Defense Secretary Leon E. Panetta, the most senior U.S. official at the ceremony, told those who attended that America’s role in Iraq is by no means over. He referred to a $6 billion effort being undertaken by the State Department to sustain U.S. influence now that the military role has ended.
“Challenges remain, but the U.S. will stand by the Iraqi people as they navigate those challenges to build a stronger and more prosperous nation,” he told the gathering.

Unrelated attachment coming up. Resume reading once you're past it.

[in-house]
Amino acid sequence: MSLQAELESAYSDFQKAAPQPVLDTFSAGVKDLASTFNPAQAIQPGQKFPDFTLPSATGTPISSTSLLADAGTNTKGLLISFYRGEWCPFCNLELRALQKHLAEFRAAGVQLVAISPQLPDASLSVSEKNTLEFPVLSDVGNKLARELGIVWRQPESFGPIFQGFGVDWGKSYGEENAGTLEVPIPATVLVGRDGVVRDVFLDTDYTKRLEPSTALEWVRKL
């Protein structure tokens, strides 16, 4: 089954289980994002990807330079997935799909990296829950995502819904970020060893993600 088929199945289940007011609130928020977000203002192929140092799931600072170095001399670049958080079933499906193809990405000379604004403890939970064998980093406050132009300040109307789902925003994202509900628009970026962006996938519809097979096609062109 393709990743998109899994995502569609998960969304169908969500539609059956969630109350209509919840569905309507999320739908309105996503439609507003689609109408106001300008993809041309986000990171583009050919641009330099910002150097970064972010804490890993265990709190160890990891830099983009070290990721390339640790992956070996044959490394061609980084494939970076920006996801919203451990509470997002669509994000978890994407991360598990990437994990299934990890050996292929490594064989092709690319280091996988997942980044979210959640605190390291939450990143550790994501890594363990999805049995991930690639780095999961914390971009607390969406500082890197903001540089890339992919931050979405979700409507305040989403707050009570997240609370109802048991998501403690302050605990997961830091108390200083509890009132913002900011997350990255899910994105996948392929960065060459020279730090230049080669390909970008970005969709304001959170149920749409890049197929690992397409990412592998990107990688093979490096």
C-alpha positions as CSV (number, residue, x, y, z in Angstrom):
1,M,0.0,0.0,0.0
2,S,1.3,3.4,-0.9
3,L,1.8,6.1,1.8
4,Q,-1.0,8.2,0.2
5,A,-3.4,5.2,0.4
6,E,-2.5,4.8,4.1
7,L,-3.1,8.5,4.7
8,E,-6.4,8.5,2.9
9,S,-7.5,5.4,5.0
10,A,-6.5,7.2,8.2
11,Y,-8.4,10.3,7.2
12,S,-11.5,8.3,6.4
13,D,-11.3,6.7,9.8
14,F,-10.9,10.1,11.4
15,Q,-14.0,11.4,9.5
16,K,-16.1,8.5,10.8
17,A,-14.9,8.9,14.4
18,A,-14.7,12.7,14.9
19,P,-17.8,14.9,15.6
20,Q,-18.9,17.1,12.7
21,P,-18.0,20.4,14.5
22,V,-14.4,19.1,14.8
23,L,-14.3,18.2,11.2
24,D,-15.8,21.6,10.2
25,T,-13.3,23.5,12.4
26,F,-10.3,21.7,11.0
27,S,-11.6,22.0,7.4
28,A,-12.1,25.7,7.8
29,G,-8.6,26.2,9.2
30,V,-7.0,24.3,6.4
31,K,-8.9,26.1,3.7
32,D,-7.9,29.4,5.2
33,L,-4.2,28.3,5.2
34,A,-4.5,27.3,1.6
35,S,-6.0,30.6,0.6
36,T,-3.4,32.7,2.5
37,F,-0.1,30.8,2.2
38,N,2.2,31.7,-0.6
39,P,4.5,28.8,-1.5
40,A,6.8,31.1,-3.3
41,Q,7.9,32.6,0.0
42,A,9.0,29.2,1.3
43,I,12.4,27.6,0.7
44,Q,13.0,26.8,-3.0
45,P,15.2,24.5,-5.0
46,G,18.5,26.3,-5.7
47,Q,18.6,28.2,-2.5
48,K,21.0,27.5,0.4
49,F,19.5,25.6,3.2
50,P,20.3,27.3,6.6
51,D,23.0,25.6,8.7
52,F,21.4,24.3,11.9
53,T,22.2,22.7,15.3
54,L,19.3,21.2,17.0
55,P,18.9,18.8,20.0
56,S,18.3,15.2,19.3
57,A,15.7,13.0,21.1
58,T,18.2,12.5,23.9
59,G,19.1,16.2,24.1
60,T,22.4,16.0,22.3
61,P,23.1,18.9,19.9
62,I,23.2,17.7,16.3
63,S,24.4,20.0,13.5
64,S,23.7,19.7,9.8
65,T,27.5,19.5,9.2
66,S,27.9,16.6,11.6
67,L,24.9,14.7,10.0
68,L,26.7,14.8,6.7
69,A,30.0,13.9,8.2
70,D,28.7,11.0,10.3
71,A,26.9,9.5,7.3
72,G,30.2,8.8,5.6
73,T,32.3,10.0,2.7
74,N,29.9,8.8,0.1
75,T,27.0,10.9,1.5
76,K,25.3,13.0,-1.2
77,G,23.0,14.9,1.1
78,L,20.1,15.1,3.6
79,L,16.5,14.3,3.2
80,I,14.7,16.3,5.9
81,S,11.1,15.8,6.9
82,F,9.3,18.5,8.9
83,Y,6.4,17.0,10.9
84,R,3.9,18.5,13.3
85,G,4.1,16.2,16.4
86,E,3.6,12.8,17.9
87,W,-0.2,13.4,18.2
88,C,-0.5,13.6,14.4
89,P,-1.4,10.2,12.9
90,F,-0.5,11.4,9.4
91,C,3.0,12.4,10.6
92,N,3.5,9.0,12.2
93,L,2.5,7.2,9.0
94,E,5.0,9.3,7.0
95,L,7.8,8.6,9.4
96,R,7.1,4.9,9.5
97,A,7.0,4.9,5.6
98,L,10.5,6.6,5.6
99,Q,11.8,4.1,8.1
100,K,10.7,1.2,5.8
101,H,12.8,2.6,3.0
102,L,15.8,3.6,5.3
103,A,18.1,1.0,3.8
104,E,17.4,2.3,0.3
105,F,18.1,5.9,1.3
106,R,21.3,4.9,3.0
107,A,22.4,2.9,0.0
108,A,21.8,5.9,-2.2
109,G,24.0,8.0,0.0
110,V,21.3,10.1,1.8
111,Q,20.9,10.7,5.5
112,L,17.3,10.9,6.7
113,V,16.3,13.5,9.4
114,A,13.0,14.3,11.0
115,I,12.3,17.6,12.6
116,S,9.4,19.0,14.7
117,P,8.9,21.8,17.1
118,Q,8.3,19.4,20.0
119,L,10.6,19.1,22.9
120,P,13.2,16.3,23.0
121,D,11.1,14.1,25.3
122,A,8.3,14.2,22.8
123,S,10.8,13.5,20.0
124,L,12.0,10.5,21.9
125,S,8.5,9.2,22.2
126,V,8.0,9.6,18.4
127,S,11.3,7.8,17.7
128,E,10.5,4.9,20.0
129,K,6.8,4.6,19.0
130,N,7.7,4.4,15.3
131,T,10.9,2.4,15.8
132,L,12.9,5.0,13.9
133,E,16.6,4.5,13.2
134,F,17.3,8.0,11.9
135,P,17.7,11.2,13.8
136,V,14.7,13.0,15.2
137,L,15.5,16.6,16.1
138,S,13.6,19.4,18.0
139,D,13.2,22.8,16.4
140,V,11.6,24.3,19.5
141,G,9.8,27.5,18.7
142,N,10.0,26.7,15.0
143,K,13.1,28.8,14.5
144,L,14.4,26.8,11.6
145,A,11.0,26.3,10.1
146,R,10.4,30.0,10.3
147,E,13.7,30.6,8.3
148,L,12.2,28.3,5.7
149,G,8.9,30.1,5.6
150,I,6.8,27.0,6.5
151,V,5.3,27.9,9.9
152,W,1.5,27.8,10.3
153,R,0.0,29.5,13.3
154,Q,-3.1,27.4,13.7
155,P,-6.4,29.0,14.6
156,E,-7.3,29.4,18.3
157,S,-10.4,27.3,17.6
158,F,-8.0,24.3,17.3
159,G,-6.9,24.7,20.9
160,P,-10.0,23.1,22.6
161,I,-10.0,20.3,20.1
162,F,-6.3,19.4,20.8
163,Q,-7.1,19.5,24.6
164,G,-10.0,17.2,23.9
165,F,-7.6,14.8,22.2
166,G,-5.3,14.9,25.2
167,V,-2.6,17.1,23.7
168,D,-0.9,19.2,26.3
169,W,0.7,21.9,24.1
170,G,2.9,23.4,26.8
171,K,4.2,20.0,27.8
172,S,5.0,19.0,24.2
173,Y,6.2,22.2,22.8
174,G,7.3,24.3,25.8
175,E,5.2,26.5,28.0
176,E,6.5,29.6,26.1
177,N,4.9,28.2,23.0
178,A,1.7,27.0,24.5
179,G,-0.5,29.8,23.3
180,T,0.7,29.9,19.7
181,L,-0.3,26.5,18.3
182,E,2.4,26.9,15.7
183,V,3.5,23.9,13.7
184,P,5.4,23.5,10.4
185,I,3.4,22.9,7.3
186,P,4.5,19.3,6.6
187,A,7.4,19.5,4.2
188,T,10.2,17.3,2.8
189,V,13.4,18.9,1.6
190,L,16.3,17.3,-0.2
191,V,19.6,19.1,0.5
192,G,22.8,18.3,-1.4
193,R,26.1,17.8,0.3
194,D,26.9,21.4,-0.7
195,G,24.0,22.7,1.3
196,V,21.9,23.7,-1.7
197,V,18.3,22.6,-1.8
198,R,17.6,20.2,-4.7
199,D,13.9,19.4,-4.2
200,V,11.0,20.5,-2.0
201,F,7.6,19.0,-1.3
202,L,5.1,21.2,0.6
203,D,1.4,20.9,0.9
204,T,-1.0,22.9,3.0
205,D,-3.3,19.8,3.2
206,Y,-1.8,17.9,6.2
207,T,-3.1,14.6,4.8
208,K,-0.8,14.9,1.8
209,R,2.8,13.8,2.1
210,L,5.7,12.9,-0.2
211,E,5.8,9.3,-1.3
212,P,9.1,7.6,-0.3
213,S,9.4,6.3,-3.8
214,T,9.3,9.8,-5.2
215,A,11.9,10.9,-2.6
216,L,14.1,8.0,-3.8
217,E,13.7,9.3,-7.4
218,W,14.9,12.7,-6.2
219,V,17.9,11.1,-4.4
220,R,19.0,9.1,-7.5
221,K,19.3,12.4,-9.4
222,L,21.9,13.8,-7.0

A newly established Office of Security Cooperation-Iraq (OSCI), under the auspices of the U.S. Embassy, will retain 157 military personnel to continue to help train the Iraqi security forces. The State Department will also employ thousands of private security contractors to assume many of the functions that had been performed by the military and cannot be dispensed with given the dangerous conditions.
The air terminal where the ceremony was held is a former military facility that henceforth will be operated by the embassy. The State Department will also run a fleet of 80 MRAP (mine-resistant, ambush-protected) armored fighting vehicles to transport diplomats, using civilians who have been taught by the military to drive them.